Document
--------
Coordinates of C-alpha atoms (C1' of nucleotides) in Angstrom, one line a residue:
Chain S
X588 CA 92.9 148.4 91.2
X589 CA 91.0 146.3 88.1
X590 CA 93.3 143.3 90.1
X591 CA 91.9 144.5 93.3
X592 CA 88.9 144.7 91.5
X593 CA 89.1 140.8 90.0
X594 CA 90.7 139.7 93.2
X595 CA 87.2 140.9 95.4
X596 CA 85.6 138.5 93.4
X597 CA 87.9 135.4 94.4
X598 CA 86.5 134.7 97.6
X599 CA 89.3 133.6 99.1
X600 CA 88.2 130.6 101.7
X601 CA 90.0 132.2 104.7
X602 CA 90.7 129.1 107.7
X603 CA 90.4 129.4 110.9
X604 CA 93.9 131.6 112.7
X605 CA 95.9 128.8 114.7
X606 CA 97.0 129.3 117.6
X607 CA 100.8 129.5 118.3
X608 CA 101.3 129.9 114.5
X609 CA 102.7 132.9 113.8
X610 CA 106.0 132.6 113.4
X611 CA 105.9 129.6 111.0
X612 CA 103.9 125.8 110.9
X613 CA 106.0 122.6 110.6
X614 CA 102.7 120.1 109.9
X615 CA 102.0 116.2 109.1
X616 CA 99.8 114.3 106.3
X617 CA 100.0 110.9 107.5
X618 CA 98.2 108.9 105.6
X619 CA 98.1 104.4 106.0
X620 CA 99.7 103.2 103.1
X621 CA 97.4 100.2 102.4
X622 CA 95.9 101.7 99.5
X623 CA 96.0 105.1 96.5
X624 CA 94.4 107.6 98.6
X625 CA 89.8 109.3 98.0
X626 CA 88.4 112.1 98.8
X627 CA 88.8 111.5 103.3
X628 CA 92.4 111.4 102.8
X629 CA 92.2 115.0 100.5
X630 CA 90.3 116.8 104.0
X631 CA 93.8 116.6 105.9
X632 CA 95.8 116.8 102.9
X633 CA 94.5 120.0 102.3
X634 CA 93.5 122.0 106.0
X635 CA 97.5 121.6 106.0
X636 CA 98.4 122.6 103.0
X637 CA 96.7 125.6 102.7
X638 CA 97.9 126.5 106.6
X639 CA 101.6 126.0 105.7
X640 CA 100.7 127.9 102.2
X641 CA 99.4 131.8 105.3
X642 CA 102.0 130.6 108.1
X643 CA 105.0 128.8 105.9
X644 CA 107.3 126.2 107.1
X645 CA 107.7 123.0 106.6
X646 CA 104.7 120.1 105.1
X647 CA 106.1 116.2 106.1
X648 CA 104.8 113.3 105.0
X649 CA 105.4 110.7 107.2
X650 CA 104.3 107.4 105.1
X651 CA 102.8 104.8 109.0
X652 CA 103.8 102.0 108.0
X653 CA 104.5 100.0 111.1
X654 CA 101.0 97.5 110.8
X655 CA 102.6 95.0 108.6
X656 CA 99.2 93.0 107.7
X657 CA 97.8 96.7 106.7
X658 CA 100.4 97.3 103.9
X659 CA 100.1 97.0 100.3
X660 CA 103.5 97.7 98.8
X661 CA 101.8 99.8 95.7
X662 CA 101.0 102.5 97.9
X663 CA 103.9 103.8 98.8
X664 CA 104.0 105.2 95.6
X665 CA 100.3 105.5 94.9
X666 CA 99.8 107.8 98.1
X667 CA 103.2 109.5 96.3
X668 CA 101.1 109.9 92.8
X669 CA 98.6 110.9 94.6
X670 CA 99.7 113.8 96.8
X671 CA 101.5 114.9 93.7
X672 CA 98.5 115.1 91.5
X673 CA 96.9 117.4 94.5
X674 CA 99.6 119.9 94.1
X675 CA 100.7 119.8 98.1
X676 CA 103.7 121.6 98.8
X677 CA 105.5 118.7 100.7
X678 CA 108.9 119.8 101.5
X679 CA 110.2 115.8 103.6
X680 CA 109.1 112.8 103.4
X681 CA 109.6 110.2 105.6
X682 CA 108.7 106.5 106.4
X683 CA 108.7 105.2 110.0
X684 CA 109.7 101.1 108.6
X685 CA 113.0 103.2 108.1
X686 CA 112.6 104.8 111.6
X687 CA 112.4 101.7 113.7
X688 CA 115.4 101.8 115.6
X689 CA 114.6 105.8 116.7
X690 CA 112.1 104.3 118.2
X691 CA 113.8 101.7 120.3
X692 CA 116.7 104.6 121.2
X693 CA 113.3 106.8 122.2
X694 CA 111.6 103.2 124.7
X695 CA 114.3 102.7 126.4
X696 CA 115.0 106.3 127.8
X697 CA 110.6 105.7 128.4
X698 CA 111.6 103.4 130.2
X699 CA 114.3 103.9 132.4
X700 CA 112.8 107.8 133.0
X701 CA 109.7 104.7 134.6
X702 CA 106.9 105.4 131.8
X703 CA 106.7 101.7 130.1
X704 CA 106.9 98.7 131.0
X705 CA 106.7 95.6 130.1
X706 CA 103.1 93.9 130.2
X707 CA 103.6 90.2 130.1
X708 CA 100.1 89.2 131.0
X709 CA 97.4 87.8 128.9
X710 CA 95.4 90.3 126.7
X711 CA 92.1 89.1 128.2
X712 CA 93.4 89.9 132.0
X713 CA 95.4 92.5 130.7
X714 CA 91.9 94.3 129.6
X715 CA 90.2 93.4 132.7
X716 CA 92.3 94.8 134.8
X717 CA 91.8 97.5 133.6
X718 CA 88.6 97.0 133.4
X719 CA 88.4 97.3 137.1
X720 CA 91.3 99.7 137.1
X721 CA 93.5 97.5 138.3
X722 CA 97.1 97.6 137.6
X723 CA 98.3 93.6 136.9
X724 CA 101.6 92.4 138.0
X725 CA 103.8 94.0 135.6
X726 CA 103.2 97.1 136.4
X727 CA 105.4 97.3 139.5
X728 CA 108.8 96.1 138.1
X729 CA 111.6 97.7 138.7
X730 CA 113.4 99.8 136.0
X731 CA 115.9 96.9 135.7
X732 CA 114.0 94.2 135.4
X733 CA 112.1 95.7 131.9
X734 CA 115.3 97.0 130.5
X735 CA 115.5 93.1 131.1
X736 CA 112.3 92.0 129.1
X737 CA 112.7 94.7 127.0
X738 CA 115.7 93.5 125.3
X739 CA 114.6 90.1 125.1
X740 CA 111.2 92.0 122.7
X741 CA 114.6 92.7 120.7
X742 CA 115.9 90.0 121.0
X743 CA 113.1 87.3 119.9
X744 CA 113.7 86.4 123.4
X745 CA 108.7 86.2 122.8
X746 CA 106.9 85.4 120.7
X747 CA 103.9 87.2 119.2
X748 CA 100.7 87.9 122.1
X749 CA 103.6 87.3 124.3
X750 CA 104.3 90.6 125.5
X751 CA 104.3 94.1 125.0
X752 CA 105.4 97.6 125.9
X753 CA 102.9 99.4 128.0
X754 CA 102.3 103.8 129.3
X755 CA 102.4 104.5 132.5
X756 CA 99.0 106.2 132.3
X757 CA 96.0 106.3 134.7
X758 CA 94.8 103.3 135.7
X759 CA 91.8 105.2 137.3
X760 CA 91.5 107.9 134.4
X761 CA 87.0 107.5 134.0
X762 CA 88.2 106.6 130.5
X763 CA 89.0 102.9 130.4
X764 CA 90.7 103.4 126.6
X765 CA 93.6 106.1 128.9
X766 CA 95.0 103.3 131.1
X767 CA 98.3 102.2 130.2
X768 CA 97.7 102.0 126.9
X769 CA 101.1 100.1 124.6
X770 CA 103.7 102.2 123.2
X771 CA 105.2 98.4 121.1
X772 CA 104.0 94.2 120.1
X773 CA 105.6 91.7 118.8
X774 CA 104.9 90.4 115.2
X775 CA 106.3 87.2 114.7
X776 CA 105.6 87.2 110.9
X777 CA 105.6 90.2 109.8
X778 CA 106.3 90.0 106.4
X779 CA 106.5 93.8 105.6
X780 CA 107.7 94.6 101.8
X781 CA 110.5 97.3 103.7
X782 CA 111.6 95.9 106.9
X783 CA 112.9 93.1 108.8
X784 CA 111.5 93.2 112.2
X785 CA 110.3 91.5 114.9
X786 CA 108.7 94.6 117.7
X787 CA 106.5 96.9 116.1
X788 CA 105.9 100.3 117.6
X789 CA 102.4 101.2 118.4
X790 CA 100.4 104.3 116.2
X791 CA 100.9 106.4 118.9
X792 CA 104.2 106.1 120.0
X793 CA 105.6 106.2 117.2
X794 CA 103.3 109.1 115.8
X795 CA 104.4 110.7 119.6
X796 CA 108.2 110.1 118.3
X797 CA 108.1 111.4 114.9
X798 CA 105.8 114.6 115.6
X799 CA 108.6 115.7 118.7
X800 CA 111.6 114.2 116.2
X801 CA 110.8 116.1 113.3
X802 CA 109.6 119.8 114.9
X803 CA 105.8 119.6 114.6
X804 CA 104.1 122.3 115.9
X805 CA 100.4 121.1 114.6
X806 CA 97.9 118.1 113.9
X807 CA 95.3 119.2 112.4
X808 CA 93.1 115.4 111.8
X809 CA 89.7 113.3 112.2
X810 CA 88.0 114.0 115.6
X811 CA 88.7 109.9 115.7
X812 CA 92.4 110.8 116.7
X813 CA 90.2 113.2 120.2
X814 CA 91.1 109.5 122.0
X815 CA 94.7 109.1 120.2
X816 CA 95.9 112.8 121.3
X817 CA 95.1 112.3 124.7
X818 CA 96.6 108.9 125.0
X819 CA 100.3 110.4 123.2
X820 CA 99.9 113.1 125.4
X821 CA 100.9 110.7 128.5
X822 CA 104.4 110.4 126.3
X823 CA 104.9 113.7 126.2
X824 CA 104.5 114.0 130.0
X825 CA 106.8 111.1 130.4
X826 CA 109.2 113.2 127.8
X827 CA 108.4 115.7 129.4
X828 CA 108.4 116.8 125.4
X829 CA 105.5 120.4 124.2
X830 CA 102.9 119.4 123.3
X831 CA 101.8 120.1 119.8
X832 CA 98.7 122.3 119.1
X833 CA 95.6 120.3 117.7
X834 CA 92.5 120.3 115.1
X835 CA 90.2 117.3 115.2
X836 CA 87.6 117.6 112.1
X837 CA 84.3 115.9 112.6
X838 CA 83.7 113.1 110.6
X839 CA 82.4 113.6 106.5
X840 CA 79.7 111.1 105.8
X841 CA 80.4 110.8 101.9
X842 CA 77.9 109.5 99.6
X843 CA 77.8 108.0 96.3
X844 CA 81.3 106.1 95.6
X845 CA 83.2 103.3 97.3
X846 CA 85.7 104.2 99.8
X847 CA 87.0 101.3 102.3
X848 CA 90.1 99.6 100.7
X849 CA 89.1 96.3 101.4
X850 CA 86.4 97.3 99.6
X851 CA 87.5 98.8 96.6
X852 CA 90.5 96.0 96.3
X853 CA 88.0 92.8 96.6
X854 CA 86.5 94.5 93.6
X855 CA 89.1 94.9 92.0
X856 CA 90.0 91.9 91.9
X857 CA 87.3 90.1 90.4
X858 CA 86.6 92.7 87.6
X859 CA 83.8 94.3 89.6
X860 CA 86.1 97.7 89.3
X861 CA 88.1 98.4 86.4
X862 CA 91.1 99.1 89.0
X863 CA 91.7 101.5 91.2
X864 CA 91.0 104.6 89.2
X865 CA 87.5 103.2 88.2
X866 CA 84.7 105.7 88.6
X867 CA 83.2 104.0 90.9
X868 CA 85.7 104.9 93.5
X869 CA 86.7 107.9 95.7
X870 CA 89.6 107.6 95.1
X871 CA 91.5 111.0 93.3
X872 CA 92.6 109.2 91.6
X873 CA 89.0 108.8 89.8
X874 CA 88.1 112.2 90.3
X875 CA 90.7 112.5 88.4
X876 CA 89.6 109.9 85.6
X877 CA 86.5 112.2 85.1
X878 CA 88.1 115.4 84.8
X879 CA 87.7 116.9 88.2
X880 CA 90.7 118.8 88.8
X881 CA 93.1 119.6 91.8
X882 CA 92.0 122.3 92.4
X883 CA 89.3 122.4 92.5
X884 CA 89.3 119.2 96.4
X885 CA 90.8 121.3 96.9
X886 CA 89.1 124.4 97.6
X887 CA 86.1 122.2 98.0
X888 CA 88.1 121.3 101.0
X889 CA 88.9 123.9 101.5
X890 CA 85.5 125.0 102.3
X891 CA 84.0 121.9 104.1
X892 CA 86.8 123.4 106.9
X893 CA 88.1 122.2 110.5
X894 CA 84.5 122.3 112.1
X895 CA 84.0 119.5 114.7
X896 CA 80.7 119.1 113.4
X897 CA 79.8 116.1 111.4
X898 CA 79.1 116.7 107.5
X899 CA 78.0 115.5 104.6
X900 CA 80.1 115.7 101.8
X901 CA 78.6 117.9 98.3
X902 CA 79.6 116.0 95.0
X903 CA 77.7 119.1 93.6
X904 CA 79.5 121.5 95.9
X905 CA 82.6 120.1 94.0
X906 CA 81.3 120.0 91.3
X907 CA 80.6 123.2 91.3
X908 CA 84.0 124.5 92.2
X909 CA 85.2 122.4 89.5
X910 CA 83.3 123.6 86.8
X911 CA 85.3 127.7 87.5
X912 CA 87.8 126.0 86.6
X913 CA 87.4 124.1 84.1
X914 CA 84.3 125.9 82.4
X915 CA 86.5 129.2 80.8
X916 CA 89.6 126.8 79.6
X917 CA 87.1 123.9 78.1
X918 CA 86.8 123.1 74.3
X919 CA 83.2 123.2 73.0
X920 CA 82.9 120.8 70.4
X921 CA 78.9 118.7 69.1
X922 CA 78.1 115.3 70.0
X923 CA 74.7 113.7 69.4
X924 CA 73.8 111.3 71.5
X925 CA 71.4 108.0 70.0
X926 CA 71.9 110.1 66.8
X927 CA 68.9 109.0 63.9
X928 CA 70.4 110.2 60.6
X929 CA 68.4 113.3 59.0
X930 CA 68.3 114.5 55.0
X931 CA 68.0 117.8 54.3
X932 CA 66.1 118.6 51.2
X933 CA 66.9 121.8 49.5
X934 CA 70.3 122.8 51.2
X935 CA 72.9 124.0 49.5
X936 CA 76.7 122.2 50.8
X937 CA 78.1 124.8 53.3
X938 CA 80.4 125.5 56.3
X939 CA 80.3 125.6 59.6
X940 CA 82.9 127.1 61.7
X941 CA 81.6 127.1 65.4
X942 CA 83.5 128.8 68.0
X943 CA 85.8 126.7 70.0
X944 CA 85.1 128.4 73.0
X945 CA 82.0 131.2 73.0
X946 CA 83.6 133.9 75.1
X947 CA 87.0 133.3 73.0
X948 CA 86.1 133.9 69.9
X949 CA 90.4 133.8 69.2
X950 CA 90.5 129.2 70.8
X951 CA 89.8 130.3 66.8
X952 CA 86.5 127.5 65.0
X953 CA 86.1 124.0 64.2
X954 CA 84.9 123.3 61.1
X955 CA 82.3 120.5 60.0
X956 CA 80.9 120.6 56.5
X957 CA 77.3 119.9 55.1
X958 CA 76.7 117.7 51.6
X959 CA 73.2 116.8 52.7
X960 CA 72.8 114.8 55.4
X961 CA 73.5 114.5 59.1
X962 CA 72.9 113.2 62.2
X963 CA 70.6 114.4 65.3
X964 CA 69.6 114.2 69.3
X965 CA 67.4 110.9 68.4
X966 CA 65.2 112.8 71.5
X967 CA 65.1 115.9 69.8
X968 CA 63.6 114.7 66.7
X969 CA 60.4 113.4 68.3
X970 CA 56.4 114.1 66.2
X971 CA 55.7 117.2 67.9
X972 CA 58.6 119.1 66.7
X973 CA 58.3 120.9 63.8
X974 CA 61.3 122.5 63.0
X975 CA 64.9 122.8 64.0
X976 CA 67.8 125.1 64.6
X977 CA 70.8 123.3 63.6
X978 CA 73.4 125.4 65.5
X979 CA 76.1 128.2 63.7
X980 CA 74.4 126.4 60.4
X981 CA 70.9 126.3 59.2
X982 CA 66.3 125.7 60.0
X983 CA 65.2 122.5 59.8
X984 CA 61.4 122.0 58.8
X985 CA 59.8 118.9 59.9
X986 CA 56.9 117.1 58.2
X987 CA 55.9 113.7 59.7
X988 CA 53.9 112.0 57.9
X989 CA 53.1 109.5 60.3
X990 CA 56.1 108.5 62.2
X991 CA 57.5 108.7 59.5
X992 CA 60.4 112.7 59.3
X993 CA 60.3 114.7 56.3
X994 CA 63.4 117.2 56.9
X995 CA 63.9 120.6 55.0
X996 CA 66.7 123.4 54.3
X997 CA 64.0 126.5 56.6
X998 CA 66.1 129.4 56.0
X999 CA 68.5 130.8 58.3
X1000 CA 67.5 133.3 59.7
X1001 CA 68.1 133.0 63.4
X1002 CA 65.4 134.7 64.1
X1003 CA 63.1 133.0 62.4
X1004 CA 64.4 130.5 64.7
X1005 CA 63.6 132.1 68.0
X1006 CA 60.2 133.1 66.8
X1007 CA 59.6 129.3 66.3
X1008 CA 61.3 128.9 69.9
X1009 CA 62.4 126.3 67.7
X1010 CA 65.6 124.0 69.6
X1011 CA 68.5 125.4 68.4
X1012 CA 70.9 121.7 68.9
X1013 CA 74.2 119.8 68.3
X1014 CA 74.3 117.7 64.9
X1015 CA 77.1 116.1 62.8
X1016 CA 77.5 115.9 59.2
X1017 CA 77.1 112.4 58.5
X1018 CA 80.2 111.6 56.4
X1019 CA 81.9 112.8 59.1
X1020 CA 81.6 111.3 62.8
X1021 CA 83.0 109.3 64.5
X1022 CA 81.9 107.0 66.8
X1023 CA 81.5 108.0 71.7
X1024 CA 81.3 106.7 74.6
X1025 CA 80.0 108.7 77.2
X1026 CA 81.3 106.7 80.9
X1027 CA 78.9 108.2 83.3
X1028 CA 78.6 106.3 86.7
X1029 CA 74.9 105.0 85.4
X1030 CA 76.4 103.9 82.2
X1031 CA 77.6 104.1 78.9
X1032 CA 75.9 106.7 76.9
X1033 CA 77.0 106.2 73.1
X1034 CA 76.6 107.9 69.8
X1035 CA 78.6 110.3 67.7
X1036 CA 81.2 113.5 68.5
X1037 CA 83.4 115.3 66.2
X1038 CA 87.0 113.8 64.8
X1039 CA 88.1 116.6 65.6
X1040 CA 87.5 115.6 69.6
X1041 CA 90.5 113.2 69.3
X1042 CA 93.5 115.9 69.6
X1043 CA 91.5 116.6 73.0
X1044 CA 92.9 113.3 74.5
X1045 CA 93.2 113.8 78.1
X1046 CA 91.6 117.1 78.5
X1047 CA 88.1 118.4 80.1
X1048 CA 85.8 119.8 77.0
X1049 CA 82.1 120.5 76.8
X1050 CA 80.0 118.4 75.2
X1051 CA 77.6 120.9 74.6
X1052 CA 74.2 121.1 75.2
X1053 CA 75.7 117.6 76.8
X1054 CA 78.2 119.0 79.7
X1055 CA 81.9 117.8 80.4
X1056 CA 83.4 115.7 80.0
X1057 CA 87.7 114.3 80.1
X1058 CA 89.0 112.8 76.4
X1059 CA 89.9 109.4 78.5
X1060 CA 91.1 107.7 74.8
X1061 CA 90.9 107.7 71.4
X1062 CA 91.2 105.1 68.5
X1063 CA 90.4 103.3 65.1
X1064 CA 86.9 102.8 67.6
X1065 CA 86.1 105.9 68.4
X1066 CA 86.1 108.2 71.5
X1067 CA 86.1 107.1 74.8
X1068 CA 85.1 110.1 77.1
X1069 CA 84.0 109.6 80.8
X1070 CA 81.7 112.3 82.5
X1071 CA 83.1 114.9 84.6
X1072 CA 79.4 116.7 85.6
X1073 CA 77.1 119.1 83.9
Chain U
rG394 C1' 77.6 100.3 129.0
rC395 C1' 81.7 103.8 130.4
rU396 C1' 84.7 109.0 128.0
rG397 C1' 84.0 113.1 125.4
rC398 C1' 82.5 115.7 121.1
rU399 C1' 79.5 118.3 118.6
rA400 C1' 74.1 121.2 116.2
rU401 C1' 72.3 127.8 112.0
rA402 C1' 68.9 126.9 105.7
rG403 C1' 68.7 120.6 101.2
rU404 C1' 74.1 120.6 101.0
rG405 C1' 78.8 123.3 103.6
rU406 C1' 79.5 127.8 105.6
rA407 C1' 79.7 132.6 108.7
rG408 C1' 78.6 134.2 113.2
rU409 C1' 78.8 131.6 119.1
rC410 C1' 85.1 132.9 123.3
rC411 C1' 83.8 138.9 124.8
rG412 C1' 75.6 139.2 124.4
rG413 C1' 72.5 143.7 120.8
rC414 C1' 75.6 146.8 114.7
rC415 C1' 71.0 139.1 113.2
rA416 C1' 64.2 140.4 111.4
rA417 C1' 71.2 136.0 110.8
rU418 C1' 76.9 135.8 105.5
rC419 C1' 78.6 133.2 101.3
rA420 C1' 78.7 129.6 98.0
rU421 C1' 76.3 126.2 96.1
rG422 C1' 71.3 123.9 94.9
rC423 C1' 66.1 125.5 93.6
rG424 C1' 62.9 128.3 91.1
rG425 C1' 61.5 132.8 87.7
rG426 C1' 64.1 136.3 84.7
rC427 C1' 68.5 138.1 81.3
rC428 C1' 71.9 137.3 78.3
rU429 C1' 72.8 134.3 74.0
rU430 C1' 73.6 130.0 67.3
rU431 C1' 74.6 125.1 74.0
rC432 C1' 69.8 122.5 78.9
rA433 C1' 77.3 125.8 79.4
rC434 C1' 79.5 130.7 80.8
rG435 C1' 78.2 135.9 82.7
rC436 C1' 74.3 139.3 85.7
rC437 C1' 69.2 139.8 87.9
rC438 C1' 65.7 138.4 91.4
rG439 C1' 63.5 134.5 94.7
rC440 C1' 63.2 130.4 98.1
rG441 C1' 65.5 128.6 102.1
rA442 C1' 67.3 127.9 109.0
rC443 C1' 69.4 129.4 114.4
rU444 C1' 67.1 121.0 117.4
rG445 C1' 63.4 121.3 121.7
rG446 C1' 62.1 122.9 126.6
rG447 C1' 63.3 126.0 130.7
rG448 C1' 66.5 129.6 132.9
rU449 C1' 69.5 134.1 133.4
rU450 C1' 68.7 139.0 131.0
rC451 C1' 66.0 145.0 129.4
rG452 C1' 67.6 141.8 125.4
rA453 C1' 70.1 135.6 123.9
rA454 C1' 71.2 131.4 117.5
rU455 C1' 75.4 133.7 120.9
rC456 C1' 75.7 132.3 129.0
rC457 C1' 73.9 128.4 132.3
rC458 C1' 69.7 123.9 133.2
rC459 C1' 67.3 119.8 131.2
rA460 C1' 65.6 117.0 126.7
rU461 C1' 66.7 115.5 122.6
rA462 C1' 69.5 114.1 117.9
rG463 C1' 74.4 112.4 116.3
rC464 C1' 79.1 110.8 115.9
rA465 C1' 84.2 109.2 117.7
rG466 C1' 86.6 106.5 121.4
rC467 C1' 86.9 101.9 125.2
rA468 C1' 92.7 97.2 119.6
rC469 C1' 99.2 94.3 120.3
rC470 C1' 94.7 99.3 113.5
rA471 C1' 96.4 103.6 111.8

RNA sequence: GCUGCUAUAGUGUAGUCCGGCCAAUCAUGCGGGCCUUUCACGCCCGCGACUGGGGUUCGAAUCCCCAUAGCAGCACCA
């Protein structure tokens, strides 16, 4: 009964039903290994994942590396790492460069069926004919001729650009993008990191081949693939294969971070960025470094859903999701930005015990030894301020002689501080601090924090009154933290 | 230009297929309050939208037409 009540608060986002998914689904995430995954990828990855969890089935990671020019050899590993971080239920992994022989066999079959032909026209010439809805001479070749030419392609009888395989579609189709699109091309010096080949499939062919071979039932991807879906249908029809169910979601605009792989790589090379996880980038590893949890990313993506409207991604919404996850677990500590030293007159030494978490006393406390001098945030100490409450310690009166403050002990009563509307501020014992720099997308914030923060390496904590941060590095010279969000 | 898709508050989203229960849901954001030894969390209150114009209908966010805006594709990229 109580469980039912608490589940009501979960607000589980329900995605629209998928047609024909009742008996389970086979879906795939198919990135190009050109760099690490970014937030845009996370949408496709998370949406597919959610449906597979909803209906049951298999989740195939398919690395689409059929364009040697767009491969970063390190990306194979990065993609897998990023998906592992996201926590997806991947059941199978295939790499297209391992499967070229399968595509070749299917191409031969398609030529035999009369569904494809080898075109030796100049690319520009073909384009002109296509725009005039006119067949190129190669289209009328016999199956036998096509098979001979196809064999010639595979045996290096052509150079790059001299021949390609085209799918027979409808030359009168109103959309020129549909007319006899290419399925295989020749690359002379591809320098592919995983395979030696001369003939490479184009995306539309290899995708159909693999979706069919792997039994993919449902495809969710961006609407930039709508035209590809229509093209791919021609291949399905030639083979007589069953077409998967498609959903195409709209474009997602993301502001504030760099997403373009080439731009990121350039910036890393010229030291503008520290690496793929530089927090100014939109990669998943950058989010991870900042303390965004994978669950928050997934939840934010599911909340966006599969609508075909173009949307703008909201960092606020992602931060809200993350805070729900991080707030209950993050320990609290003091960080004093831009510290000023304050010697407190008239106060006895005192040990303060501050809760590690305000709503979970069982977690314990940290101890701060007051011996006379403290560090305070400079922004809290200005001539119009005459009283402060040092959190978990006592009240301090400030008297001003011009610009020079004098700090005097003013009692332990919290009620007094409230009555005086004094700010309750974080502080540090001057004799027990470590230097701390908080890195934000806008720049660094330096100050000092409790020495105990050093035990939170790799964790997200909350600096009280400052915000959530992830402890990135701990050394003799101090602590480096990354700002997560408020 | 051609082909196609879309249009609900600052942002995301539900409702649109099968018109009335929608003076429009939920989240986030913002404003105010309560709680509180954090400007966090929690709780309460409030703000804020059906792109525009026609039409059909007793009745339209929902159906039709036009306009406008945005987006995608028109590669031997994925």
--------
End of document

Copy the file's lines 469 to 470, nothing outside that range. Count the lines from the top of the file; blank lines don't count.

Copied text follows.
X1054 CA 78.2 119.0 79.7
X1055 CA 81.9 117.8 80.4